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U.S. House chaplain, a fellow Jesuit, hopes for the rare honor of blessing the pope

Pope Francis makes his way into the Basilica of the National Shrine of the Immaculate Conception in Washington.

Pope Francis makes his way into the Basilica of the National Shrine of the Immaculate Conception in Washington.

(Mindy Schauer / Associated Press)

The Rev. Patrick J. Conroy, the chaplain of the U.S. House of Representatives, has been thinking for some time about what he’ll say when he greets Pope Francis at the U.S. Capitol on Thursday.

“I’ve decided I’m going to ask him if I can bless him,” Conroy said recently. “What’s he going to say?”

Kidding aside, Conroy said the gesture would fit Francis’ humble style. He noted that just after his election to the papacy, one of Francis’ first acts was to ask the crowd in St. Peter’s Square in Vatican City to pray for him.

“And of course, it just takes a second, so nobody will get bent out of shape,” Conroy said.

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When Francis arrives at the East Front of the Capitol on Thursday, the history-making pontiff will be greeted by a history-making chaplain.

Conroy, the 60th chaplain in the history of the House, is only the second Catholic to serve, and, like Francis, is the first in his role to come from the Jesuit order. He took the office in 2011 after being nominated by House Speaker John A. Boehner, who attended a Jesuit college, Xavier University in Cincinnati.

Conroy hadn’t set out to join the priesthood after he received his bachelor’s degree from then-Claremont Men’s College, now Claremont McKenna College. In fact, he did have a political goal: to be a senator from the state of Washington. But he was called to the priesthood while attending law school; he later earned his master’s degree in divinity from the Jesuit School of Theology of Santa Clara University.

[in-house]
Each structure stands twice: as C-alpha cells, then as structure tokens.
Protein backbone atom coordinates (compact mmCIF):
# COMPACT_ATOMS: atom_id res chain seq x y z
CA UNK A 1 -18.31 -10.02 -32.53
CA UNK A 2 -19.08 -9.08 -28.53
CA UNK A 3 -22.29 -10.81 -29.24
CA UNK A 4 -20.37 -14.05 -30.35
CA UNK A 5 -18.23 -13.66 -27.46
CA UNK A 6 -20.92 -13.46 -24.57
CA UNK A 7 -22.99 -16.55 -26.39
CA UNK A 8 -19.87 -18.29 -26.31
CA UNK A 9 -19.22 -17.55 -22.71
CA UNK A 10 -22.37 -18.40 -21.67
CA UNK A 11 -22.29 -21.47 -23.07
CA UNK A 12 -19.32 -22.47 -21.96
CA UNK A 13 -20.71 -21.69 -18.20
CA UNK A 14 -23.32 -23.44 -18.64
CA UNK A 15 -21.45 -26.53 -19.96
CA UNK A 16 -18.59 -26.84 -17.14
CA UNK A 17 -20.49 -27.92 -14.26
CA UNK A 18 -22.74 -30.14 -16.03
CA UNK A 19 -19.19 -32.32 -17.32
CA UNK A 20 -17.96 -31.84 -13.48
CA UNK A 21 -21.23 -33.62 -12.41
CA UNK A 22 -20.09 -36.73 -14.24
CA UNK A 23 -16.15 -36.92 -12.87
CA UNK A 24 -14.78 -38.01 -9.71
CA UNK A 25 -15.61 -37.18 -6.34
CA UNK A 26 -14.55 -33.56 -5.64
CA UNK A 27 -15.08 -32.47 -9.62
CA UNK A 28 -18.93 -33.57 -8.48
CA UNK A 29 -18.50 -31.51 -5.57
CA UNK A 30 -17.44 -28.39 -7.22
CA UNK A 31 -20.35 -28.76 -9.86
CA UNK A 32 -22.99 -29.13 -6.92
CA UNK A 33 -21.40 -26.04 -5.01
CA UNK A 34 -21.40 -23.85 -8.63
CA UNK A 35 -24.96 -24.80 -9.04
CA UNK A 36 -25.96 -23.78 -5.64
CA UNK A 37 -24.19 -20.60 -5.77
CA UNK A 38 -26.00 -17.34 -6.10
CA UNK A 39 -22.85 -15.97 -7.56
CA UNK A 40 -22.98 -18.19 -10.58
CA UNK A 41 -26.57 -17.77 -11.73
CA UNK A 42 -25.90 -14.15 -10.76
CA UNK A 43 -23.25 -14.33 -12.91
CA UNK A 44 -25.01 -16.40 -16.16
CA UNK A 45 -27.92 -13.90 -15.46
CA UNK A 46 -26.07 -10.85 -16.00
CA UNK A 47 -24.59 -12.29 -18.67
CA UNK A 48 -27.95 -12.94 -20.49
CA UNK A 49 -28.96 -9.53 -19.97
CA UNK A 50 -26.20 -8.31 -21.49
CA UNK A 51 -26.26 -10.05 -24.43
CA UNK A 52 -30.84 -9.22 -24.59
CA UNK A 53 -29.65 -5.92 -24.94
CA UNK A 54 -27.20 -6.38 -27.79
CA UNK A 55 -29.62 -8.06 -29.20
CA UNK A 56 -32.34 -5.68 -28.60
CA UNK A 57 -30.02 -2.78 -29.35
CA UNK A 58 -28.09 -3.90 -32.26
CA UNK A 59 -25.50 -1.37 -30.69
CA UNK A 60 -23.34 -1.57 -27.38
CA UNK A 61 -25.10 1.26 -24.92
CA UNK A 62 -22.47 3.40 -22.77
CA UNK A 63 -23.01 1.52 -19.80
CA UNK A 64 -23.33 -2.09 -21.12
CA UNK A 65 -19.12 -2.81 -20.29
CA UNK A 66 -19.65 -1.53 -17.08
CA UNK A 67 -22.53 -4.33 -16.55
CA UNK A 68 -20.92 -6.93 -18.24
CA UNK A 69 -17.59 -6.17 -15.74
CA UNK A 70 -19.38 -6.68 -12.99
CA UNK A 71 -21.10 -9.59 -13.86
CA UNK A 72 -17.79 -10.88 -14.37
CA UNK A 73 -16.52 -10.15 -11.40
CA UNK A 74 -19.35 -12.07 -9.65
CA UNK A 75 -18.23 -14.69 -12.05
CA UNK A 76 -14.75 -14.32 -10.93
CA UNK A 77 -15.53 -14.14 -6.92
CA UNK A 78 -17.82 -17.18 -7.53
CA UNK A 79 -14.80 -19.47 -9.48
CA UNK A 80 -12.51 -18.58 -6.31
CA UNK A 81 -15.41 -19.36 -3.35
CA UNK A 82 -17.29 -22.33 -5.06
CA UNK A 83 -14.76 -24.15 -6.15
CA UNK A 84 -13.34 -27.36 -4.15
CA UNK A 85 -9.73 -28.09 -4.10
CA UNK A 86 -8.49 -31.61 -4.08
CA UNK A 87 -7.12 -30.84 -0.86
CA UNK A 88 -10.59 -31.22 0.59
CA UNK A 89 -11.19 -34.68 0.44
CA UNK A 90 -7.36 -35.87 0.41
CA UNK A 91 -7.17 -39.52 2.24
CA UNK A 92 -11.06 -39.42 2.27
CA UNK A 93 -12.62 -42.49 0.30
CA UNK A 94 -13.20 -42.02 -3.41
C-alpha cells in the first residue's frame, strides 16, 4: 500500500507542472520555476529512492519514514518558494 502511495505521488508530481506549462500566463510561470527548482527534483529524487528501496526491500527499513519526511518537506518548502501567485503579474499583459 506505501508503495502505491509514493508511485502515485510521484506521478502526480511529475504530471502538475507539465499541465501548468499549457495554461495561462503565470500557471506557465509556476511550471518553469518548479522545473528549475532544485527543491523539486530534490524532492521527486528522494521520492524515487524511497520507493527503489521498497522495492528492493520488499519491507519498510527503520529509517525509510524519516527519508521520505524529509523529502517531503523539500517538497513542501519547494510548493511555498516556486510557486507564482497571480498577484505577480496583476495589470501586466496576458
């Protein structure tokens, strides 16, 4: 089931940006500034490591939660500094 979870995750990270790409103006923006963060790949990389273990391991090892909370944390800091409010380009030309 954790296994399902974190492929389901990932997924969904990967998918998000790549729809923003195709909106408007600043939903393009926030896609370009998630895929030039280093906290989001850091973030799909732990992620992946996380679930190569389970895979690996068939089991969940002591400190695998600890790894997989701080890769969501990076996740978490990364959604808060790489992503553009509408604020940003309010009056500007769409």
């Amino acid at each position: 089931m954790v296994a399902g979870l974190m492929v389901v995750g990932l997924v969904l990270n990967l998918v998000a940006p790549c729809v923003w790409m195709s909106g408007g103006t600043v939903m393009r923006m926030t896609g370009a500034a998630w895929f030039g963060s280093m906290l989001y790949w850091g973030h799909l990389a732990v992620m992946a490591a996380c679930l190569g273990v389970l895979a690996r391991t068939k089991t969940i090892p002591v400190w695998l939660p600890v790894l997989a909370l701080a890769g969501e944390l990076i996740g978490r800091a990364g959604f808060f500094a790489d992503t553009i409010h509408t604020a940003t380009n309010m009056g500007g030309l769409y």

Thursday marks yet another unexpected turn for Conroy: the chance to welcome the first pope to address a joint meeting of Congress. Blessing Pope Francis, should he get to do so, would follow another humbling experience from this spring.

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Conroy had twice served as a campus minister at Washington’s Georgetown University, including when Hunter Biden, son of Vice President Joe Biden, attended.

When Hunter’s older brother, Beau, died this year, Conroy asked whether he could attend the funeral. The Bidens welcomed him, and he was ultimately assigned to offer Communion and blessings to attendees during the Mass. The first mourners to come forward to his station: President Obama, First Lady Michelle Obama, former President Clinton, former Secretary of State Hillary Rodham Clinton and Atty. Gen. Loretta Lynch.

“Now, it’s an honor to meet these kinds of people. But to actually pray a blessing — that’s the coolest thing I’ve done,” Conroy said. “The pope’s next.”

michael.memoli@latimes.com

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Twitter: @mikememoli


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